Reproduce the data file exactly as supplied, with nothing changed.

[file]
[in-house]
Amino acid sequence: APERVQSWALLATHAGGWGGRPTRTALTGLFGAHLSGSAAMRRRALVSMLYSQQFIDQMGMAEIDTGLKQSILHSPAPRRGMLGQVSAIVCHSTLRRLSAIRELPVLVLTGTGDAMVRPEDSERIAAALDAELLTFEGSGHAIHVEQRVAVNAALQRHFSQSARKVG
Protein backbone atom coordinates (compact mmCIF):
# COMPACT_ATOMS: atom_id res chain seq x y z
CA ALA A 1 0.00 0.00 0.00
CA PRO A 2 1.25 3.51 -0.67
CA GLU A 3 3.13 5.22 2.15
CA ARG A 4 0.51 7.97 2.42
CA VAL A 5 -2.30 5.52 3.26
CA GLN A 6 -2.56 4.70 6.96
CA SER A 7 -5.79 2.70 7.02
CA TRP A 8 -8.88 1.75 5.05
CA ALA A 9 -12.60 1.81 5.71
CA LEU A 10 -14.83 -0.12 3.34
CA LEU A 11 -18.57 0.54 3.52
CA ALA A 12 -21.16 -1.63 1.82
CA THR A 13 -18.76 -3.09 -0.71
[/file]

[in-house]
Amino acid sequence: APERVQSWALLATHAGGWGGRPTRTALTGLFGAHLSGSAAMRRRALVSMLYSQQFIDQMGMAEIDTGLKQSILHSPAPRRGMLGQVSAIVCHSTLRRLSAIRELPVLVLTGTGDAMVRPEDSERIAAALDAELLTFEGSGHAIHVEQRVAVNAALQRHFSQSARKVG
Protein backbone atom coordinates (compact mmCIF):
# COMPACT_ATOMS: atom_id res chain seq x y z
CA ALA A 1 0.00 0.00 0.00
CA PRO A 2 1.25 3.51 -0.67
CA GLU A 3 3.13 5.22 2.15
CA ARG A 4 0.51 7.97 2.42
CA VAL A 5 -2.30 5.52 3.26
CA GLN A 6 -2.56 4.70 6.96
CA SER A 7 -5.79 2.70 7.02
CA TRP A 8 -8.88 1.75 5.05
CA ALA A 9 -12.60 1.81 5.71
CA LEU A 10 -14.83 -0.12 3.34
CA LEU A 11 -18.57 0.54 3.52
CA ALA A 12 -21.16 -1.63 1.82
CA THR A 13 -18.76 -3.09 -0.71